fantastic

adjective
fan·tas·tic | \ fan-ˈta-stik , fən- \
variants: or less commonly fantastical \fan-ˈta-sti-kəl \

Definition of fantastic 

(Entry 1 of 2)

1a : based on fantasy (see fantasy entry 1 sense 3) : not real

b : conceived or seemingly conceived by unrestrained fancy fantastic new space and nuclear weapons —Jack Raymond

c : so extreme as to challenge belief : unbelievable a fantastic industrial complex of steel, coal, machine tools, and other heavy industries —M. S. Handler broadly : exceedingly large or great spent fantastic sums on his library

2 : marked by extravagant fantasy or extreme individuality : eccentric fantastic works of art

3 fantastic : excellent, superlative a fantastic meal

fantastic

noun

Definition of fantastic (Entry 2 of 2)

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Other words from fantastic

Adjective

fantasticality \(ˌ)fan-ˌta-stə-ˈka-lə-tē, fən- \ noun
fantasticalness \fan-ˈta-stə-kəl-nəs \ noun

Choose the Right Synonym for fantastic

Adjective

fantastic, bizarre, grotesque mean conceived, made, or carried out without adherence to truth or reality. fantastic may connote extravagance in conception or ingenuity of decorative invention. dreamed up fantastic rumors bizarre applies to the sensationally strange and implies violence of contrast or incongruity of combination. a bizarre medieval castle in the heart of a modern city grotesque may apply to what is conventionally ugly but artistically effective or it may connote ludicrous awkwardness or incongruity often with sinister or tragic overtones. grotesque statues on the cathedral though grieving, she made a grotesque attempt at a smile

synonyms see in addition imaginary

Examples of fantastic in a Sentence

Adjective

The train runs at fantastic speeds. a fantastic scheme for getting rich quick

Recent Examples on the Web: Adjective

The audience was hours away from being welcomed inside the Laney College theater in Oakland, but backstage, the performers of emFATic DANCE were already having a fantastic time. Beth Spotswood, SFChronicle.com, "Beth Spotswood: ‘Fat’ people can dance, too, and be proud of it," 3 July 2018 This is an expensive tool, a fantastic and complicated machine, so much so that no two tunnels produce the same results. Ezra Dyer, Popular Mechanics, "The Future of Automotive Aerodynamics," 19 June 2018 While there are no points for second place, Powell's Twitter reaction after losing out was pretty fantastic. Bryan Alexander, USA TODAY, "'Top Gun 2' flies in one year: What we know so far about Tom Cruise's 'Maverick'," 11 July 2018 Verdict: Smokeless Watermelon: Slices of watermelon, brushed with olive oil and a pinch of kosher salt, are fantastic on a hot grill and will take on the sear like a good steak. Chuck Blount, San Antonio Express-News, "The 4 fruits to put in the smoker, and 5 to avoid," 9 July 2018 The bullpen has been mostly fantastic and the rotation good enough, No. 1 starter or not. Tom Haudricourt, Milwaukee Journal Sentinel, "Haudricourt: Should Brewers add a bat or an arm? Or both? Those discussions are ongoing," 29 June 2018 The moments were fantastic and the people were great. Kathleen Hou, The Cut, "Linda Wells on Life After Allure and Her New Beauty Brand," 25 June 2018 The presentation is fantastic and the combat shows potential. Samuel Axon, Ars Technica, "The Elder Scrolls Blades at E3: It’s not Skyrim, but does it need to be?," 16 June 2018 Andy is so good at the net, and Josh is fantastic on the baseline. Sam Dodge, latimes.com, "Newport Harbor’s tennis duo of Andy Myers and Josh Watkins advances to CIF round of 16," 1 June 2018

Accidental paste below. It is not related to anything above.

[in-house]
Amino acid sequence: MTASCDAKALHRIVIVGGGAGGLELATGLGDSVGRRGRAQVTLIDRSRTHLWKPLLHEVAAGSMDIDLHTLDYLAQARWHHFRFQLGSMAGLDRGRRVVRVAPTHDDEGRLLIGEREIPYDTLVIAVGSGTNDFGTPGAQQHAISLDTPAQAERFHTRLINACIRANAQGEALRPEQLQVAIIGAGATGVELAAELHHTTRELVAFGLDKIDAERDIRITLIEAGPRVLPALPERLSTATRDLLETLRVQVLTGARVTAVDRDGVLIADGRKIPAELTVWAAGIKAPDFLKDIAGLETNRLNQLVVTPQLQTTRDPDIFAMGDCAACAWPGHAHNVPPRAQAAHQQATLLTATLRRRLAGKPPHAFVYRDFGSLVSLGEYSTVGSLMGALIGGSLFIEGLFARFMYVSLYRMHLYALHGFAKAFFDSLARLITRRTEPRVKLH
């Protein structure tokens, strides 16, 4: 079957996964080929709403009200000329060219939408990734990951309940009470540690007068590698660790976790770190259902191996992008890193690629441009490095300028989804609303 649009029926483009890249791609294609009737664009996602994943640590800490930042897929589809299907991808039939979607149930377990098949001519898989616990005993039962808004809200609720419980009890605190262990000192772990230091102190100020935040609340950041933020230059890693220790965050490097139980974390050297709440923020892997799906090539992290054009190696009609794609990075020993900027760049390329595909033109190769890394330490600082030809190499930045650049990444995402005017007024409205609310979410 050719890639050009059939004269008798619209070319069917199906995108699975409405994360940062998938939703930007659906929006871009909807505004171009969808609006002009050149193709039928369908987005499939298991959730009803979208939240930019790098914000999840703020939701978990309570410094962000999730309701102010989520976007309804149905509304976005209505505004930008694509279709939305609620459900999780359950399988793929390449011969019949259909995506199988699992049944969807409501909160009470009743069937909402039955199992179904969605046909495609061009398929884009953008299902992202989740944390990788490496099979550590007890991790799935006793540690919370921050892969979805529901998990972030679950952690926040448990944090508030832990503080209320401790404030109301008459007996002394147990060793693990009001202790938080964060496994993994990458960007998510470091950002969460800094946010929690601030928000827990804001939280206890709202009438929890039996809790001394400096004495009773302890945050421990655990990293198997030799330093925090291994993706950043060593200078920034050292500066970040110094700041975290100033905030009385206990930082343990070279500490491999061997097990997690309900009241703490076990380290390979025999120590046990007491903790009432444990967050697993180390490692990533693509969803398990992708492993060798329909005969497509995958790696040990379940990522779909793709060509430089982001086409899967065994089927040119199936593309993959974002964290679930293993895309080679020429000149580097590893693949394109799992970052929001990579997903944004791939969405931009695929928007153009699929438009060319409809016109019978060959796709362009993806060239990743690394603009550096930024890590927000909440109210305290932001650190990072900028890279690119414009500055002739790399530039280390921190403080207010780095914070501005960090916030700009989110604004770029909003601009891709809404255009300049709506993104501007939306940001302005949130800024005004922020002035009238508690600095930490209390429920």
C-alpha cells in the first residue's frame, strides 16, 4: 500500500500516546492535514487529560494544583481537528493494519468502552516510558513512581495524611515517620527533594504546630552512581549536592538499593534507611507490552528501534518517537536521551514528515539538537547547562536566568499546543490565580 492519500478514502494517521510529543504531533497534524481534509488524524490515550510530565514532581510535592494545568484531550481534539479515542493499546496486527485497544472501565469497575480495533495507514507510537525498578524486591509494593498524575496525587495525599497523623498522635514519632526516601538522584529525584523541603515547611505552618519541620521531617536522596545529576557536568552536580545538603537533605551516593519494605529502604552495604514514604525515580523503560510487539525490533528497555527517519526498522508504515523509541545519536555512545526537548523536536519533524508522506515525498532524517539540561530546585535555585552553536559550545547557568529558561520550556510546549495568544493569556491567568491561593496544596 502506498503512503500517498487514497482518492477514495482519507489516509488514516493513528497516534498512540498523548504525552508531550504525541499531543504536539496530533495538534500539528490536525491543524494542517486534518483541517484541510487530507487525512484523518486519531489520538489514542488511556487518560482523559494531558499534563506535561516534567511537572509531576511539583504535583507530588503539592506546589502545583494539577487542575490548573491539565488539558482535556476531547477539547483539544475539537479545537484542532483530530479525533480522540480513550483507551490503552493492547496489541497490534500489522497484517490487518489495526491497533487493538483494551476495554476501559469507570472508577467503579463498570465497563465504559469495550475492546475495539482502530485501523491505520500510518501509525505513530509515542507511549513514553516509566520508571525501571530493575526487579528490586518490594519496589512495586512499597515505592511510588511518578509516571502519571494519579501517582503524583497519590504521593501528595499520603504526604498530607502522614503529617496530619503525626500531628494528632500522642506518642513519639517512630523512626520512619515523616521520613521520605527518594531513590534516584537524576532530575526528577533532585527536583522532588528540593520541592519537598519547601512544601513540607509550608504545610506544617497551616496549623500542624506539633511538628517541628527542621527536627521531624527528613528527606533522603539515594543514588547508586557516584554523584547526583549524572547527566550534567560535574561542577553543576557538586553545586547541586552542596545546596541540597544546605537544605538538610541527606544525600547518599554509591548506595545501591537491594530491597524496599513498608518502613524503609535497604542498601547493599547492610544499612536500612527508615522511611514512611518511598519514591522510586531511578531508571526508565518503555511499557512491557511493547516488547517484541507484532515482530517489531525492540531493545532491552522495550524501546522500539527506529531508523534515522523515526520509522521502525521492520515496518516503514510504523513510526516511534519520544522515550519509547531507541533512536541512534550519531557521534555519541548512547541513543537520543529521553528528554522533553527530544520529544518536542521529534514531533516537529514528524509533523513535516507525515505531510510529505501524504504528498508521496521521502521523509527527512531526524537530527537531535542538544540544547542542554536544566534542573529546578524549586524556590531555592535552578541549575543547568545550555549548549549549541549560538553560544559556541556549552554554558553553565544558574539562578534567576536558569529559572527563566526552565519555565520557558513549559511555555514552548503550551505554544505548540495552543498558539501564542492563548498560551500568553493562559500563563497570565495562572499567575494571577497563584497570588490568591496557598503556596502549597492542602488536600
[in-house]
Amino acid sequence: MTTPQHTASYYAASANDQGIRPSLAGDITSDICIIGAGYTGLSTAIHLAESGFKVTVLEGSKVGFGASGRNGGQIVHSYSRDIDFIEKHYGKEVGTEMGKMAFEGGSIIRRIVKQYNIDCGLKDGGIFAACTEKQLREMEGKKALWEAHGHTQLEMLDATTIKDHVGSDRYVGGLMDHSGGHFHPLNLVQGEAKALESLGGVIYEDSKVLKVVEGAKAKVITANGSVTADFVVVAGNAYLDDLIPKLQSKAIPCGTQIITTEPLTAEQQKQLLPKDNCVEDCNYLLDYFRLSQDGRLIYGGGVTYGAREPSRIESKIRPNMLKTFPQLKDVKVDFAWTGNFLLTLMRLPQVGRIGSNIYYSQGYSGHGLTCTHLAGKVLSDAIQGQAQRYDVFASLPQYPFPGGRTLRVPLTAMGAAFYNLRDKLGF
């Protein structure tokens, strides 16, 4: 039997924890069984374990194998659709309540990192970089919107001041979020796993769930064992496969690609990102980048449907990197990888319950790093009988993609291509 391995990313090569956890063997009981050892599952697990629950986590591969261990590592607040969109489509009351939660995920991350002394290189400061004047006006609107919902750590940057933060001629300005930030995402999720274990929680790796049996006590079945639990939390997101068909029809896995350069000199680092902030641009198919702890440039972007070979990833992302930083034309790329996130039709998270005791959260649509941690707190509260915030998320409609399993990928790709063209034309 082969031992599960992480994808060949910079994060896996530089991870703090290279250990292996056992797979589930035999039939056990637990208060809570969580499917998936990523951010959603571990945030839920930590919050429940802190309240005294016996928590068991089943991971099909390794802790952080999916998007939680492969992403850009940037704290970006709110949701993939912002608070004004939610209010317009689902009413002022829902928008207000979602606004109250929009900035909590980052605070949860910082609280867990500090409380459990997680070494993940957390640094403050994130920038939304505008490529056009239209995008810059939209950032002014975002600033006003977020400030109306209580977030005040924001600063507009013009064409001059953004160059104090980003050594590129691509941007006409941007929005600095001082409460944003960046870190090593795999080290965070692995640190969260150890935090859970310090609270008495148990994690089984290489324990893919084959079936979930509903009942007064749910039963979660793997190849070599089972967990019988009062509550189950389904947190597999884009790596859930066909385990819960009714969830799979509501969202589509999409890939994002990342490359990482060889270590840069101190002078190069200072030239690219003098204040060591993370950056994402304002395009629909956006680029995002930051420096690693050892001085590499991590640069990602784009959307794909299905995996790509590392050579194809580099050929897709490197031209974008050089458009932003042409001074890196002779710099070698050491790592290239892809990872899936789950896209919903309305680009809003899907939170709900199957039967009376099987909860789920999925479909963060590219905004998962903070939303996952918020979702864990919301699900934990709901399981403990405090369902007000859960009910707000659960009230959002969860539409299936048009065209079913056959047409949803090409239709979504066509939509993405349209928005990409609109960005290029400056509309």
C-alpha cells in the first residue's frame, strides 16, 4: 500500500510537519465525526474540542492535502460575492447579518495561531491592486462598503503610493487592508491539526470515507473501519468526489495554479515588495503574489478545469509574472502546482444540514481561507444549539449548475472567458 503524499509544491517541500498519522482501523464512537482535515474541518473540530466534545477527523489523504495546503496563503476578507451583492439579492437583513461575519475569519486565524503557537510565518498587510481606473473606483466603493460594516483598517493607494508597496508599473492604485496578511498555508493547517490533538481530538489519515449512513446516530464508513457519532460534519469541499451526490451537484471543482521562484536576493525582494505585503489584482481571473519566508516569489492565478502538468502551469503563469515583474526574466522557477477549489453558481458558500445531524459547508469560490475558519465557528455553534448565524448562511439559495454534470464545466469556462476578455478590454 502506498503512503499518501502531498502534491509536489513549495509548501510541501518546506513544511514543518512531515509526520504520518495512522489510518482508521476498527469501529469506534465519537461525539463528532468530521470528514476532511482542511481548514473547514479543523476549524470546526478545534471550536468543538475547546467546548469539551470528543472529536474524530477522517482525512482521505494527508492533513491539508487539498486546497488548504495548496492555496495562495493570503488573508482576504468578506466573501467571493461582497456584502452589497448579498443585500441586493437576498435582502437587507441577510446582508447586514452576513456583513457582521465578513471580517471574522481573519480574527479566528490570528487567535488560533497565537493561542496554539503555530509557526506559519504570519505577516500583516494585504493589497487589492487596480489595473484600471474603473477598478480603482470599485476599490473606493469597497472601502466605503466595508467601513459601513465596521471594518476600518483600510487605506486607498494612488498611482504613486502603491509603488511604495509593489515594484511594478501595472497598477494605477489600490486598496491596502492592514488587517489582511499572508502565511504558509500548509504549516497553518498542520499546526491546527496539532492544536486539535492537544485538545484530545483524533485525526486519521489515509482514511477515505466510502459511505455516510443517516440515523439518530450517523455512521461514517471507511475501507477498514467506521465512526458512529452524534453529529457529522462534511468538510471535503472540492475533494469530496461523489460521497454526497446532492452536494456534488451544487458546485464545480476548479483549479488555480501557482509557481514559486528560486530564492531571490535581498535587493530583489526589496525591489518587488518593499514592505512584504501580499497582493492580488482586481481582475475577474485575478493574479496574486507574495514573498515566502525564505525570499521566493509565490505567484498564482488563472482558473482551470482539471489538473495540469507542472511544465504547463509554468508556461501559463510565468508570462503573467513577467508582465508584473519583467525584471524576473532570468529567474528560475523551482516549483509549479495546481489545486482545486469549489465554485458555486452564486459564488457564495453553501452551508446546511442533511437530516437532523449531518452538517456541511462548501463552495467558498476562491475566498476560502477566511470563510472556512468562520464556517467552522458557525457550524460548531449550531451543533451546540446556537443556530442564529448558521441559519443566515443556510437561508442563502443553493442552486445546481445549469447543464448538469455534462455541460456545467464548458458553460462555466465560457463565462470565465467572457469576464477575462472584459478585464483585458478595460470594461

These example sentences are selected automatically from various online news sources to reflect current usage of the word 'fantastic.' Views expressed in the examples do not represent the opinion of Merriam-Webster or its editors. Send us feedback.

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First Known Use of fantastic

Adjective

14th century, in the meaning defined at sense 1a

Noun

1598, in the meaning defined above

History and Etymology for fantastic

Adjective

Middle English fantastic, fantastical, from Middle French & Late Latin; Middle French fantastique, from Late Latin phantasticus, from Greek phantastikos producing mental images, from phantazein to present to the mind — more at fancy

Noun

see fantastic entry 1

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Statistics for fantastic

Last Updated

14 Sep 2018

Look-up Popularity

Time Traveler for fantastic

The first known use of fantastic was in the 14th century

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More Definitions for fantastic

fantastic

adjective

English Language Learners Definition of fantastic

: extremely good

: extremely high or great

: very strange, unusual, or unlikely

fantastic

adjective
fan·tas·tic | \ fan-ˈta-stik \

Kids Definition of fantastic

1 : produced by or like something produced by the imagination a fantastic scheme

2 : extremely good That was a fantastic meal.

3 : barely believable We moved at a fantastic speed.

Other words from fantastic

fantastically \-sti-kə-lē \ adverb

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Comments on fantastic

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